Pit lakes often present poor water quality as a key hazard
Pit lakes are characterised by their frequent poor water quality, due to elevated concentrations of contaminants of potential concern (COPCs) which presents hazards to organisms that may contact their waters. However, one of the greatest risks of pit lake legacies is their potential to degrade surface and groundwater if COPCs are transported to these receiving environments. COPCs from pit lake can also contaminate natural waterbodies and aquifers leading to pollution which impacts their water quality values.
What COPCs are typical for pit lakes?
Which CPOCs that might affect pit lake water quality will depend upon pit lake chemistry; on potential end use values, and on potential receptors. Unless these factors are all defined (even loosely) in advance, the suite of COPCs collected and analysed for is unlikely to suit the purposes of the sampling program (Gammons 2009, 2011).
Often called “metals”, this category of COPC includes traditionally considered COPCs such as “heavy metals” lead, zinc, cadmium, mercury, etc. However, the term “metals”, is a misleading misnomer because both metalloids (such as arsenic) and non-metals (such as selenium) (Duffus 2002) may be present as COPC. Metal(loid) concentrations are typically elevated under acidic and metalliferous drainage (AMD) influence. However, many COPC concentrations may still be elevated even when pit lake water quality is circum-neutral, for example zinc and manganese. Furthermore, many COPCs may show high solubility at neutral or even alkaline pH (Wei et al. 2019), when pit lake water and other mine water quality hazards are traditionally considered low. Arsenic (Zhu and Merkel 2001) is a good COPC example of this non-acidic solubility, whereby As species may be higher at neutral pH.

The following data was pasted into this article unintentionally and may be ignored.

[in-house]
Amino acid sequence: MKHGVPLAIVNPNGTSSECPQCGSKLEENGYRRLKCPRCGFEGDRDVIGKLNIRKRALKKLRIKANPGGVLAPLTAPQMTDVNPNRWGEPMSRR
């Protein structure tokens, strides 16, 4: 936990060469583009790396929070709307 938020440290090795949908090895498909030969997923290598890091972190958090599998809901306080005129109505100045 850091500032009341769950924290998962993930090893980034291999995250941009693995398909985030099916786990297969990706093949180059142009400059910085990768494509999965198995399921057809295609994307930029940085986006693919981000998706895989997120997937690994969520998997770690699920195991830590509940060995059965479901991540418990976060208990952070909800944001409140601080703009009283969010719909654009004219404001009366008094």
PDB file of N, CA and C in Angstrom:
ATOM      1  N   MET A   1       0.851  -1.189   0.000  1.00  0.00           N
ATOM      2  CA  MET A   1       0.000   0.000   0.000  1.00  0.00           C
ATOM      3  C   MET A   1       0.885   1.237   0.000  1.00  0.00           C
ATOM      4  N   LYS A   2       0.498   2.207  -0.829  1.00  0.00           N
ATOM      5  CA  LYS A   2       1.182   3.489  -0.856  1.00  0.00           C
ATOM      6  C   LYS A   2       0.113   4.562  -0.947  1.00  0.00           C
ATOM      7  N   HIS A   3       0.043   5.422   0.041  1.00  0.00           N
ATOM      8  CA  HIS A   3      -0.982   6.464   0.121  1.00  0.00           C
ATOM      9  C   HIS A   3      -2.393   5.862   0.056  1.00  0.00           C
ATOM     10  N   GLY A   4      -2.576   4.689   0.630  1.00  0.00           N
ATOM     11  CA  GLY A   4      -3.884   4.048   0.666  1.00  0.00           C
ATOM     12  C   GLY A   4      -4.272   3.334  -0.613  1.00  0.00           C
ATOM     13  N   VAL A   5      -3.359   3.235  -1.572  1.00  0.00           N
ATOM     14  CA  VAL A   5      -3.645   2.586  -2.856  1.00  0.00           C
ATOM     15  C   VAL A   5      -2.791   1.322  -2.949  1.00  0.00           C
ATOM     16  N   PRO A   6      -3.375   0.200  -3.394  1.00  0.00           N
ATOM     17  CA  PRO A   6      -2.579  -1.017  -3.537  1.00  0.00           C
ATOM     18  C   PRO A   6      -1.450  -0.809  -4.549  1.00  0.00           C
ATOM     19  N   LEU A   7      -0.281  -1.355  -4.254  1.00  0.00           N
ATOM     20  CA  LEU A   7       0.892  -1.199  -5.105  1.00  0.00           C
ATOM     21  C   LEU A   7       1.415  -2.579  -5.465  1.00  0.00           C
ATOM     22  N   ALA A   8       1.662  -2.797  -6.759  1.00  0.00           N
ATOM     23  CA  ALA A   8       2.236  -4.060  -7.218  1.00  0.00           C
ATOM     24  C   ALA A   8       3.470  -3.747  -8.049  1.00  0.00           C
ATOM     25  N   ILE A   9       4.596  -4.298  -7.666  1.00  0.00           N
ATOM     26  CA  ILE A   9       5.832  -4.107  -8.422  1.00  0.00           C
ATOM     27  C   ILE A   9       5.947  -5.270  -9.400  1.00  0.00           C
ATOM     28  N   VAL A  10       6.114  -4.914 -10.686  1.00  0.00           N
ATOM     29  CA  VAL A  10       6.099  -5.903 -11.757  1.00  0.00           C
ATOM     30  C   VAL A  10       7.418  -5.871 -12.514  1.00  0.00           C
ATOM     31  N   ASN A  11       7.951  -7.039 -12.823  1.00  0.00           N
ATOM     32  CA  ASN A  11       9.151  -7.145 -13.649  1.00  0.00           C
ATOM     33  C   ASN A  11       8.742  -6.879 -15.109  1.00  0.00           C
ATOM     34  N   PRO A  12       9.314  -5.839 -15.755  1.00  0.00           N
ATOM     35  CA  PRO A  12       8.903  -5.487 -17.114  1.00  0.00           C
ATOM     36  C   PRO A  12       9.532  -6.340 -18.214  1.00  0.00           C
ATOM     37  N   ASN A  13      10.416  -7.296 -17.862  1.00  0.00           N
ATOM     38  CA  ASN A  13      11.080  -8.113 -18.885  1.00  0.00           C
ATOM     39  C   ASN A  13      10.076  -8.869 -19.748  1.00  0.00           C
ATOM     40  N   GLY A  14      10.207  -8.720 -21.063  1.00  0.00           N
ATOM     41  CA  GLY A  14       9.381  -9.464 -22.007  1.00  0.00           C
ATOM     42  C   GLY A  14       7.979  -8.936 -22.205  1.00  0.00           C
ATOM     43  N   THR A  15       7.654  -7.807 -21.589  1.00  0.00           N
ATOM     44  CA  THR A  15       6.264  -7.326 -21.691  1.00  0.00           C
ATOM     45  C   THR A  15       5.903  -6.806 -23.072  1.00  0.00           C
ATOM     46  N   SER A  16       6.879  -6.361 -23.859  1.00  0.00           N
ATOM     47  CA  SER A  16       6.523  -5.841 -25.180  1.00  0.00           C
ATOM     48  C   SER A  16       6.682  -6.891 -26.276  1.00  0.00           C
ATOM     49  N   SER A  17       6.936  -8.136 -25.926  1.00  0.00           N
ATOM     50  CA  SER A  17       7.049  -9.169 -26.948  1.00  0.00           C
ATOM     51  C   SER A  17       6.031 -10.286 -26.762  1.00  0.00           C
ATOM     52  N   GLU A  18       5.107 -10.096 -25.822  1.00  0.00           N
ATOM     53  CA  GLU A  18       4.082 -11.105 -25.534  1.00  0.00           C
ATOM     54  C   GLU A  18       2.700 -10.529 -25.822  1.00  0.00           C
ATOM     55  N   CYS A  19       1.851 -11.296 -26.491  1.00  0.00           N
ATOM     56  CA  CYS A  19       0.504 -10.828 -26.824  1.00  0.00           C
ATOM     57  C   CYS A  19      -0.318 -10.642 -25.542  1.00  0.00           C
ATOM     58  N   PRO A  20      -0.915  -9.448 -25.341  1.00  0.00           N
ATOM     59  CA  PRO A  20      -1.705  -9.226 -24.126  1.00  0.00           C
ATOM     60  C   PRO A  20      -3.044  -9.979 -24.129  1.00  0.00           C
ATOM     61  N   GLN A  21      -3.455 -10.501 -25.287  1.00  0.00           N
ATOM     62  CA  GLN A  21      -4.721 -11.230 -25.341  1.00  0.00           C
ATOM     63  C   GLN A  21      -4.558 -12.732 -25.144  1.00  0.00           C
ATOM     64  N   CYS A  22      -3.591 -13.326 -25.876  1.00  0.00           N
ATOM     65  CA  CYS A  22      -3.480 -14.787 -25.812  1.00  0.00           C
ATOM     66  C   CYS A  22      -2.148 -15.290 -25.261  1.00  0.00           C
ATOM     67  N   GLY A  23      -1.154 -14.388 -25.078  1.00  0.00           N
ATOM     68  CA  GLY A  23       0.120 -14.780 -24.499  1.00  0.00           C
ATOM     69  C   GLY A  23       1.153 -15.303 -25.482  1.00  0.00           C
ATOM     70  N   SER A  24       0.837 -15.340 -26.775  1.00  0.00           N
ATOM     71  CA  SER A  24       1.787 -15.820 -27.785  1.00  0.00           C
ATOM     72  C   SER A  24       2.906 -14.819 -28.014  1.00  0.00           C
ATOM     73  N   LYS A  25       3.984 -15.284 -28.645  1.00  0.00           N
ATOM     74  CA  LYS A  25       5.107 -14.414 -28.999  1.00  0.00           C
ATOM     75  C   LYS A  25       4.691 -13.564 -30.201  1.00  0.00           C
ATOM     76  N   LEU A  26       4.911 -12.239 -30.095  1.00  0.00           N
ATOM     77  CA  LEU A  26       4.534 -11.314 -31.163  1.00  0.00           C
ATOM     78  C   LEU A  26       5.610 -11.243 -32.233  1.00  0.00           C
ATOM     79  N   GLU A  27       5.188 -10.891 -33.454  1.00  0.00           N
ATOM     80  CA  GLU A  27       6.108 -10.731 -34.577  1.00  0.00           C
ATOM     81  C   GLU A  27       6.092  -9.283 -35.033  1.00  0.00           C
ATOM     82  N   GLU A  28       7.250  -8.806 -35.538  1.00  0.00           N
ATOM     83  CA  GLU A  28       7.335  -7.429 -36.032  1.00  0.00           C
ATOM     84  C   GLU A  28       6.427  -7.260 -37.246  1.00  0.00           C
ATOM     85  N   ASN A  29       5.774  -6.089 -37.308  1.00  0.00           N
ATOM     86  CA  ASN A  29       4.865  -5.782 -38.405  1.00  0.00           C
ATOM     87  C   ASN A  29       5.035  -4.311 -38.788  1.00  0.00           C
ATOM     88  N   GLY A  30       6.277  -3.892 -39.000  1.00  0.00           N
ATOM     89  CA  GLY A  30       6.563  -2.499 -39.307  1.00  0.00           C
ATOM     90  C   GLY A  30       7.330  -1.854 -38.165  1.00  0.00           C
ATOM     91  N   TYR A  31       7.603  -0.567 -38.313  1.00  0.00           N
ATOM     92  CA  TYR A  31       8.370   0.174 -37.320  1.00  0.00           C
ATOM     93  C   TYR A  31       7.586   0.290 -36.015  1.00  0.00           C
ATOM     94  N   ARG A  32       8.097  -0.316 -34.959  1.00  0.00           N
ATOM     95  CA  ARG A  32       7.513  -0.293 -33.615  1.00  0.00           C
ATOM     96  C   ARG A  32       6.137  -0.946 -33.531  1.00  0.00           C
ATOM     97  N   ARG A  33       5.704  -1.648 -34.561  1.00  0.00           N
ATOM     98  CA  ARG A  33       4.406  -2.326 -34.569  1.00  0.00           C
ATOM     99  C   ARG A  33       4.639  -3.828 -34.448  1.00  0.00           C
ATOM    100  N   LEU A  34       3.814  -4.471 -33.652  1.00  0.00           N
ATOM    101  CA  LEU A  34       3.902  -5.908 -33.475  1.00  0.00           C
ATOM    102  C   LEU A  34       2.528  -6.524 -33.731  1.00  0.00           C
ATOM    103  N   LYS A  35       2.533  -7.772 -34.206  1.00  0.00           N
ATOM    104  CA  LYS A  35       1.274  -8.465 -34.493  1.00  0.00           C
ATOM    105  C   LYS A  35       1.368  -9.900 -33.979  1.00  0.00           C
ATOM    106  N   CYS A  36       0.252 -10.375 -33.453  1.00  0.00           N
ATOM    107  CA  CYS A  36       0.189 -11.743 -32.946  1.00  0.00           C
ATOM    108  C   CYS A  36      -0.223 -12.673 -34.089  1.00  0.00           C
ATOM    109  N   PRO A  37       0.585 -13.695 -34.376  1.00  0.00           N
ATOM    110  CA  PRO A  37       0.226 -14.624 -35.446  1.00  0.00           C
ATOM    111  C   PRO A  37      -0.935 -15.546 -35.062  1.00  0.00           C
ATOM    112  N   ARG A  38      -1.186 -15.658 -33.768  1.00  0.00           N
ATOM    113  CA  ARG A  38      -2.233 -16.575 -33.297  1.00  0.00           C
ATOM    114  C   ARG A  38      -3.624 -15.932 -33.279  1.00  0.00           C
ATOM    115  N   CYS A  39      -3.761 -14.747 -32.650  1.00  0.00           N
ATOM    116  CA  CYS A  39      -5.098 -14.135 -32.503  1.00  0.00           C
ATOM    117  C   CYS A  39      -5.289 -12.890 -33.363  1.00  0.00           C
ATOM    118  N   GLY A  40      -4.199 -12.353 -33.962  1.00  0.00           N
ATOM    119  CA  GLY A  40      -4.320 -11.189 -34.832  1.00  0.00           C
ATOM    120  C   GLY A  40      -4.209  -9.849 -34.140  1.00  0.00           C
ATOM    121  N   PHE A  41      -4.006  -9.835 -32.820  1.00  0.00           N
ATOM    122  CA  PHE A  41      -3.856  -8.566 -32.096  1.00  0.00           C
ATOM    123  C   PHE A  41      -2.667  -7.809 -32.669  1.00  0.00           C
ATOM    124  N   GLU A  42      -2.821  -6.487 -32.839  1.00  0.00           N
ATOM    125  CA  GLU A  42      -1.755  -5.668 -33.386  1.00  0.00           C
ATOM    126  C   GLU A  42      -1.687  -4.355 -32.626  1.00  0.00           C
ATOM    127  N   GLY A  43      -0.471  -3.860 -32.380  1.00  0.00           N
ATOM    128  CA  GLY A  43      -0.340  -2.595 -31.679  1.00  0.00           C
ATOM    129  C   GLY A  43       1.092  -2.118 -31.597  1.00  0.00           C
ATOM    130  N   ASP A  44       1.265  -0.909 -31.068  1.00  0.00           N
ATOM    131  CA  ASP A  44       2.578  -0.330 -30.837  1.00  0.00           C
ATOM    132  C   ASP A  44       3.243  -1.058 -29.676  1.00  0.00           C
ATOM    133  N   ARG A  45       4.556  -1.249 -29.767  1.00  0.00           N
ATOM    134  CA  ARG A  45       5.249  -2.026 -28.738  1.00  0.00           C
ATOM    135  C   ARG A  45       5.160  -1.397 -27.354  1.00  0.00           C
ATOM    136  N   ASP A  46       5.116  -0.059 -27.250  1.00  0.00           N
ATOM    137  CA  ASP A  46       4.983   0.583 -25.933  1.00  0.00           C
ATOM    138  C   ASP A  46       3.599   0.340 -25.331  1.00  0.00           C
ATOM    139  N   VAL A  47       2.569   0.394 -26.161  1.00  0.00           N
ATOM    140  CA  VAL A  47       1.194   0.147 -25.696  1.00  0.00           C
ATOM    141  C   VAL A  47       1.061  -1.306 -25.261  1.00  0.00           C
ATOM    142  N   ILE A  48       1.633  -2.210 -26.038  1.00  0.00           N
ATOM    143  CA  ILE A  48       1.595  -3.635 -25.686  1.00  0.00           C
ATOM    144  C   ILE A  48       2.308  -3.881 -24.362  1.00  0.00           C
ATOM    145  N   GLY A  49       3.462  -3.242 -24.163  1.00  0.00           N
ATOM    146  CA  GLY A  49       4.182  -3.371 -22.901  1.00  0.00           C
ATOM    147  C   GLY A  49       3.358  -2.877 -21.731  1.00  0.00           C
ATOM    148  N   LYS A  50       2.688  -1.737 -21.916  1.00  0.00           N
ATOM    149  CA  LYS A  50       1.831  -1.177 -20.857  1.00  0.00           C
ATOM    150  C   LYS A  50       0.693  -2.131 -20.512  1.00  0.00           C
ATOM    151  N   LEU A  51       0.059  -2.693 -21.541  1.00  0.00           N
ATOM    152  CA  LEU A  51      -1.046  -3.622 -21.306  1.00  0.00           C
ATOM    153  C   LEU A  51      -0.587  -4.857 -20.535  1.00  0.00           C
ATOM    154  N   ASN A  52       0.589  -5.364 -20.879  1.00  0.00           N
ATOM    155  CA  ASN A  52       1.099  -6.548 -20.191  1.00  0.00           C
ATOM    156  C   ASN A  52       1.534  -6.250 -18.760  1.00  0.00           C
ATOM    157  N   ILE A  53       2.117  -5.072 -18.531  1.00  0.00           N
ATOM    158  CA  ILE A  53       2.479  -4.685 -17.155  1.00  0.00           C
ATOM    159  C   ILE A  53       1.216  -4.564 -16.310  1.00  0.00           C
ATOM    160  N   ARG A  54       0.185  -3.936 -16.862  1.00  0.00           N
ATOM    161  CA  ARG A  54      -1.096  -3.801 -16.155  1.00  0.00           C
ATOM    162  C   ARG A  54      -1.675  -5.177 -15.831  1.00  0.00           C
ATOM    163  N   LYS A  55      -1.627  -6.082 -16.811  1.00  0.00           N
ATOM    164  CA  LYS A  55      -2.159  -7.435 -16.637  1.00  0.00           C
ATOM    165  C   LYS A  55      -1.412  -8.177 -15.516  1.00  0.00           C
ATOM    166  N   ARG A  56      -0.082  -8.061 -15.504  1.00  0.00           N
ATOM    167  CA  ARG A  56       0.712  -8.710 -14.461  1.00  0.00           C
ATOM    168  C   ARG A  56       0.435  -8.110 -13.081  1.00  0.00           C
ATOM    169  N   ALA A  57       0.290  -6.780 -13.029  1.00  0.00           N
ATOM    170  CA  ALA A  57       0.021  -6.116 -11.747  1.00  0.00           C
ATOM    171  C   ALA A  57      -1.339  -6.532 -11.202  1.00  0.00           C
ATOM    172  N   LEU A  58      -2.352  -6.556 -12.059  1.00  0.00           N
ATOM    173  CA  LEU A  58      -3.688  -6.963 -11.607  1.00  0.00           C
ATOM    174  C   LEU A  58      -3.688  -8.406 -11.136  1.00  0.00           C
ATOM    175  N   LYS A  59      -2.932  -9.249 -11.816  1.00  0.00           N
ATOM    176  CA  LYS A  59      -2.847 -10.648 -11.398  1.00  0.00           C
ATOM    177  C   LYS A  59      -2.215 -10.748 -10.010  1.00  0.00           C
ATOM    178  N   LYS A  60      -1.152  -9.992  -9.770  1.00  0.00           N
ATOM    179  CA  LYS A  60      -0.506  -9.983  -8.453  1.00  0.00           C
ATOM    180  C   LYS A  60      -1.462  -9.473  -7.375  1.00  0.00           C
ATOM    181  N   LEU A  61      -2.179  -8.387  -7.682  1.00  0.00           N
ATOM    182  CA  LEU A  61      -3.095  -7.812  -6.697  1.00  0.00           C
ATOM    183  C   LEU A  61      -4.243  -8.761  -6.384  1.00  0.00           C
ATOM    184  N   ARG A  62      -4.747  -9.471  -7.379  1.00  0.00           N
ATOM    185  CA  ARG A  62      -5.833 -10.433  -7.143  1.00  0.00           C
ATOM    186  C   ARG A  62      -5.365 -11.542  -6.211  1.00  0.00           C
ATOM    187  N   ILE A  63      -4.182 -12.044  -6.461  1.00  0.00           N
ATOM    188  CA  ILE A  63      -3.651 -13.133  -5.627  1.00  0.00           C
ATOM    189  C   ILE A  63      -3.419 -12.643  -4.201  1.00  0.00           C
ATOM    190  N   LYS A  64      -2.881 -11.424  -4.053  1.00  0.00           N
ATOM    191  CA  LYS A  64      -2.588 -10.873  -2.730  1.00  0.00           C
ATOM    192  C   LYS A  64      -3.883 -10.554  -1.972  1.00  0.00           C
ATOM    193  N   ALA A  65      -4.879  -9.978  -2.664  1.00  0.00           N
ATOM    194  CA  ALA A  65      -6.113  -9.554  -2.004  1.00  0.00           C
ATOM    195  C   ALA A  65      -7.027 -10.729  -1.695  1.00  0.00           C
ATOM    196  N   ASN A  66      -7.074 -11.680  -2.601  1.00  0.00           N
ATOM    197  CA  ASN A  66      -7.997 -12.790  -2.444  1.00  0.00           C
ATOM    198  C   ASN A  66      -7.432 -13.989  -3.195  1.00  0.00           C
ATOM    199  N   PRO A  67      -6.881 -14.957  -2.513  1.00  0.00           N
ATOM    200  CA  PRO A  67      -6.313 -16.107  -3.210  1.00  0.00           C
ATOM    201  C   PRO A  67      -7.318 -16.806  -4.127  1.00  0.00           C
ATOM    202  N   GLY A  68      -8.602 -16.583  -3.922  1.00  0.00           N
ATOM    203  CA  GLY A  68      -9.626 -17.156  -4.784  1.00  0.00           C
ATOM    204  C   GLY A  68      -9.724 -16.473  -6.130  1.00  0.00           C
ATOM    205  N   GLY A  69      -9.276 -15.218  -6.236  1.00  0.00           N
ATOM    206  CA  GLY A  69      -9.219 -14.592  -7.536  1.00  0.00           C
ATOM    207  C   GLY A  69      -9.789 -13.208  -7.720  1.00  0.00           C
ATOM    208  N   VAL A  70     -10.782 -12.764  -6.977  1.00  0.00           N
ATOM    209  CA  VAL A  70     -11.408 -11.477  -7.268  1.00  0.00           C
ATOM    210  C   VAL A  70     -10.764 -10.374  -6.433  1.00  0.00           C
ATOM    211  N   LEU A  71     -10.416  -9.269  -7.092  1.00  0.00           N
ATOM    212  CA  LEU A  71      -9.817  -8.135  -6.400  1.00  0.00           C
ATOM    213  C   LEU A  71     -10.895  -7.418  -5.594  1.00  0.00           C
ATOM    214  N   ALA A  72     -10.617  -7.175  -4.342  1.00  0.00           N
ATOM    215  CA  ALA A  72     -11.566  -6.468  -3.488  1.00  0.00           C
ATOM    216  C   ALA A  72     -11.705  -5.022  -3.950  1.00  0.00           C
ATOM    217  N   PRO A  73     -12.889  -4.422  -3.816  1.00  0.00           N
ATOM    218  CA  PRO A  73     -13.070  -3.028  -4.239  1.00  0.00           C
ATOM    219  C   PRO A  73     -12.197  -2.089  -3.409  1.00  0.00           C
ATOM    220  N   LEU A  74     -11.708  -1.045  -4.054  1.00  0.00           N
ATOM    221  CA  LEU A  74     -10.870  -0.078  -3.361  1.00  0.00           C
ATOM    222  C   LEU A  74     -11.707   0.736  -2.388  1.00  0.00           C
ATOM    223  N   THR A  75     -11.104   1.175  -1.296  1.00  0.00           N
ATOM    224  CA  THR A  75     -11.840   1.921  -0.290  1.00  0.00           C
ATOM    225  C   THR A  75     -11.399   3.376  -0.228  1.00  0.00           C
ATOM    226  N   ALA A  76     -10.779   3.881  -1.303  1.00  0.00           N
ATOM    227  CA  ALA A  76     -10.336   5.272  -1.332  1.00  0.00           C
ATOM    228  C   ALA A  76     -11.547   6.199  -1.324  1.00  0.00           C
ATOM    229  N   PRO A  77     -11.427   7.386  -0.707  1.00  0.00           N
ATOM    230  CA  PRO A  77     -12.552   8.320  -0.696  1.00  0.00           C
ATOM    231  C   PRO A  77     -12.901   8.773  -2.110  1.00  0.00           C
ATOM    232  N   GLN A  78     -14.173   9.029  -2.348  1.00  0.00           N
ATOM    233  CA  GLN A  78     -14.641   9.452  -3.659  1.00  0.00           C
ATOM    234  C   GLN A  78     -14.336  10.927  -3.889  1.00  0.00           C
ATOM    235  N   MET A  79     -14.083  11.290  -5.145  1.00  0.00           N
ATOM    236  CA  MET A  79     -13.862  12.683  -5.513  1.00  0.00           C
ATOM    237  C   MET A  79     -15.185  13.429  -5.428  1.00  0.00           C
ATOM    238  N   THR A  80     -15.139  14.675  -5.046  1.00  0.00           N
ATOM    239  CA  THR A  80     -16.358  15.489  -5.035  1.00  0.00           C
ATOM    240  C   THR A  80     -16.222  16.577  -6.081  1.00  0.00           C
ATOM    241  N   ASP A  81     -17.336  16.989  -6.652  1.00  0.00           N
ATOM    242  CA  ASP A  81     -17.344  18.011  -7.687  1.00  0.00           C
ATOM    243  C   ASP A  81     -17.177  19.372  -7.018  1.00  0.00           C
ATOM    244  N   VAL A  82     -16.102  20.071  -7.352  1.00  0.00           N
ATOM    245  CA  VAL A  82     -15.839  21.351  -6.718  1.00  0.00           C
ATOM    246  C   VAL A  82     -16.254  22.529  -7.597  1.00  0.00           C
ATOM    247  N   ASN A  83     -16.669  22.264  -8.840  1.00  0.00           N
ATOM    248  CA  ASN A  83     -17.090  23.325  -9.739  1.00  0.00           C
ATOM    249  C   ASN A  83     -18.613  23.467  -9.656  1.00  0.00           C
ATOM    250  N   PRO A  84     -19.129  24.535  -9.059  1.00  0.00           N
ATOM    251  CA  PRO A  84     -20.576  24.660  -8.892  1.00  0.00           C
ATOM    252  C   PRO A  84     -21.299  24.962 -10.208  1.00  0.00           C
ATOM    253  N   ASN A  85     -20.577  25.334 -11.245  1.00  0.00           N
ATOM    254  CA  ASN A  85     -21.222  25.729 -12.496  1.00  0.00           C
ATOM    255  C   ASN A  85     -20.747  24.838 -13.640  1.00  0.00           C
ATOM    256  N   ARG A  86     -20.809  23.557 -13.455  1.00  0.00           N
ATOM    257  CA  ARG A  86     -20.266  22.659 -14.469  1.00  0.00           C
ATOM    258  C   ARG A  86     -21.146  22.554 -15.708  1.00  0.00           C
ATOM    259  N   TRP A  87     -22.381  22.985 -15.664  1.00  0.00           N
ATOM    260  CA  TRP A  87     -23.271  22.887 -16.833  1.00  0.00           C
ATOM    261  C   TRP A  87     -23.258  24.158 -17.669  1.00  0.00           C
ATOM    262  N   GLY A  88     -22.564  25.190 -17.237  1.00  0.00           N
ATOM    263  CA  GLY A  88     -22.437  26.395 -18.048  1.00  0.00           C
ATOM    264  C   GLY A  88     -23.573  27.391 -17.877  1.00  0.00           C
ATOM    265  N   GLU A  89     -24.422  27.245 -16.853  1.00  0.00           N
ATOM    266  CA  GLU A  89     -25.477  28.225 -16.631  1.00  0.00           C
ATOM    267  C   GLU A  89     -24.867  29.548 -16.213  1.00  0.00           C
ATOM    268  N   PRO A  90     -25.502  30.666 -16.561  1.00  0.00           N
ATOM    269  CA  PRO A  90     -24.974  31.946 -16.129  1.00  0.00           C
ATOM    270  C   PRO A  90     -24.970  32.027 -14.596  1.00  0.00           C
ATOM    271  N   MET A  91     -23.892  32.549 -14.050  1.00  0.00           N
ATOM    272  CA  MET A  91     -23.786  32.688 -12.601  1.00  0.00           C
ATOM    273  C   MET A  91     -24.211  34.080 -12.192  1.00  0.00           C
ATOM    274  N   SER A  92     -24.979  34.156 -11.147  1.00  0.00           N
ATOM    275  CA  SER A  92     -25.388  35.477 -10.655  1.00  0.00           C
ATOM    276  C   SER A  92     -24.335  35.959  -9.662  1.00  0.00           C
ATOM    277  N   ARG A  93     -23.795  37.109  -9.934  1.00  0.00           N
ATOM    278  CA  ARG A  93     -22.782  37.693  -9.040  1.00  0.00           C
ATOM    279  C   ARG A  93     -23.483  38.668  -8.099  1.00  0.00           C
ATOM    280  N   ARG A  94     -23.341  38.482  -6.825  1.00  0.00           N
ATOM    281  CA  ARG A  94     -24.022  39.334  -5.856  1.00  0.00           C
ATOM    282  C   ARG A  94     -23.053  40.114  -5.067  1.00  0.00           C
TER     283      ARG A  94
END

Arsenic solubility (as arsenate) can be high at circum-neutral pH (Zhu & Merkel 2001).
Seemingly harmless metals may also be a COPC depending on the synergies they demonstrate with other substances in the pit lake water. For example, magnesium can be toxic in low calcium waters (Van Dam et al. 2010, Mooney et al. 2020).
Non-metallic inorganics have frequently been omitted from pit lake water quality analytical suites or, when recorded, not assessed for their significance as a COPC hazard. Elevated nitrate concentrations are a key example of a non-metallic inorganics that has often been overlooked as a potential pit lake water quality COPC hazard. Mine waters, including pit lakes, have presented potential anthropogenic sources of nitrate contamination to the environment for half a century or more (Pettyjohn, 1975). Elevated nitrate concentrations can be a hazard through direct toxicity and through contributing to hazardous algal blooms (HABS) (Bijay & Craswell, 2021).
Non-metallic inorganics also often present further hazards as salinity.
The sum of all dissolved substances can present a salinity stress to organisms; whether they drink pit lake water, are exposed to it directly by swimming in it, or through pit lake water being discharged into their surface or groundwater receiving environments. Salinity may be elevated through weathering and dissolution of catchment materials (especially sodic soils), through development of AMD (even if the drainage is then neutralised), and from evapoconcentration; especially in terminal pit lakes.